The Jilting of Granny Weatherall


"Katherine Anne Porter’s short fiction is noted for its sophisticated use of symbolism, complex exploitation of point of view, challenging variations of ambiguously ironic tones, and profound analyses of psychological and social themes."[3]

The Jilting of Granny Weatherall is no exception. In this story, Porter employs the stream-of-consciousness narrative technique.[4] This style allows Porter to create empathy for the title character by giving readers uncensored access into Granny’s mind, memories and experiences. She draws an intimate portrait of a strong, independent woman who, over the course of a lifetime, has harbored a deep and painful secret.

Porter’s use of religious symbolism can be seen in the vision Granny has of Hapsy holding her infant son. And when Granny remembers the fateful day of her jilting, she is overcome by images of dark smoke and hellfire.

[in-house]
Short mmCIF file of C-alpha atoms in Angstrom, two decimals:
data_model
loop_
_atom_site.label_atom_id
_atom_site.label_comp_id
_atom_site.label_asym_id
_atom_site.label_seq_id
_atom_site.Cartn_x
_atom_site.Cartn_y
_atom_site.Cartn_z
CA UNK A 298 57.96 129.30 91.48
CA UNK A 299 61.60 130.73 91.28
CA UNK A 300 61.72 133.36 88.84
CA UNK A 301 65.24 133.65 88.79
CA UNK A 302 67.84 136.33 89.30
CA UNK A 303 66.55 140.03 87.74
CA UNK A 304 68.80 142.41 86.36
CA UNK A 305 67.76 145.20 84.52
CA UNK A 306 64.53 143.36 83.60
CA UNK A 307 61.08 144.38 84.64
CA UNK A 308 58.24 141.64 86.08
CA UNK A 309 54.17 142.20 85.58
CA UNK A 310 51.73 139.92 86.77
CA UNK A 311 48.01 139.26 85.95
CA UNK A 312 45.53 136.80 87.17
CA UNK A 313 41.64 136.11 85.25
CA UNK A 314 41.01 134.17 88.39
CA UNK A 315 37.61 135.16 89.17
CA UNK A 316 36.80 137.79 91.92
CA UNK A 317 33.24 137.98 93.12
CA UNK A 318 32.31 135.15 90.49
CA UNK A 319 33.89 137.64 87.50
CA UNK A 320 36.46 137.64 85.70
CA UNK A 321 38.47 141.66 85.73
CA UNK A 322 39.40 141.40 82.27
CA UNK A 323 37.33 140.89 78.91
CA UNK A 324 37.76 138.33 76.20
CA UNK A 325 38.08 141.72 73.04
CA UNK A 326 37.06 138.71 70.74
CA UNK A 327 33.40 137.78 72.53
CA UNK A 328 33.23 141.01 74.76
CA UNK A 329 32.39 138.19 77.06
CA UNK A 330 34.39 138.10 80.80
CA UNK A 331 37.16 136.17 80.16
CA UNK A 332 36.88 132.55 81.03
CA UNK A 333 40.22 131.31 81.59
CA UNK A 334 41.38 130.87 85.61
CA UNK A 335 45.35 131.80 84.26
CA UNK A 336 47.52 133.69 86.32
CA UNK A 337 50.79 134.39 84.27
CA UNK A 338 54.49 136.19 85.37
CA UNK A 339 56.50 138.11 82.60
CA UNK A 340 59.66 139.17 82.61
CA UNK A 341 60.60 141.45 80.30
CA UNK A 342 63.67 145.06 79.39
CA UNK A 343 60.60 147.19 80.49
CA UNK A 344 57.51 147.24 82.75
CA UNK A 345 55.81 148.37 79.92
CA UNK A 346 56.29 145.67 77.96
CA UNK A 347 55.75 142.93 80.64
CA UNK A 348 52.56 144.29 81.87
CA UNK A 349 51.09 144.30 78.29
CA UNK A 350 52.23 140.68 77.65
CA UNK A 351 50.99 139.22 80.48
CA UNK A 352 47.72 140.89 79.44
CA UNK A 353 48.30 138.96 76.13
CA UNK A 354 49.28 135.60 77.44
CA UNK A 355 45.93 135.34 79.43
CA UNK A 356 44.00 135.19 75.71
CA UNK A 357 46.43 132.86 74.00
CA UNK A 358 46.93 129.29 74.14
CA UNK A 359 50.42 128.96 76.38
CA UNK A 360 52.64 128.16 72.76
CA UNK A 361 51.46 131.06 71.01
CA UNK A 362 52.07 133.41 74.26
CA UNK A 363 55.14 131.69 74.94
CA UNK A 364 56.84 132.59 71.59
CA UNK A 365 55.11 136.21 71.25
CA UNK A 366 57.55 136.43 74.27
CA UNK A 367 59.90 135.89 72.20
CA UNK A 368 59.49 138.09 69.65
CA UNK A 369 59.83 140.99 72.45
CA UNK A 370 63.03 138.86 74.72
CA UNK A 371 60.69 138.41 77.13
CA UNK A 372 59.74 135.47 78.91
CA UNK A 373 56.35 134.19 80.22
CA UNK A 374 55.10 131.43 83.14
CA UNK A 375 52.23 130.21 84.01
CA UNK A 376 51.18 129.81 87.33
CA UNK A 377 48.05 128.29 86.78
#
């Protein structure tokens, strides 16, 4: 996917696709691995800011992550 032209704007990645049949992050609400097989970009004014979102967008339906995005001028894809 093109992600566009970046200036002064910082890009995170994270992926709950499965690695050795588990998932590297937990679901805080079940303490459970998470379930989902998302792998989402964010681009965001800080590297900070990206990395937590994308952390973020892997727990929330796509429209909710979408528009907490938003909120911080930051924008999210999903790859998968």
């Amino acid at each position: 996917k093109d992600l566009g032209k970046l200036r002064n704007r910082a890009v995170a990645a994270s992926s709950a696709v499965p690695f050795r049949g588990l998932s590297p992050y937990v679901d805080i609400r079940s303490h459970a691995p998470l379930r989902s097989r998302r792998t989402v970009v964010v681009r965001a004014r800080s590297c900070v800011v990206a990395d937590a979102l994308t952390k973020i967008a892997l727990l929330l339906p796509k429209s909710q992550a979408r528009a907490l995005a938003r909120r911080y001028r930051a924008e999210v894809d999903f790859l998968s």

Additionally, Porter uses simile and metaphor to describe the process of dying.[4] Early in the story, Porter uses images of floating to convey Granny's state of mind as she wavers in and out of consciousness. Granny's "bones felt loose, and floated around in her skin". "Doctor Harry floated like a balloon around the foot of the bed." "The pillow rose and floated under her." However, as Granny’s death becomes imminent, the tone changes, and Porter uses images of darkness and falling to describe Granny’s worsening condition. "Her heart sank down and down, there was no bottom to death." In describing the moment Granny dies, Porter writes, "She stretched herself with a deep breath and blew out the light."

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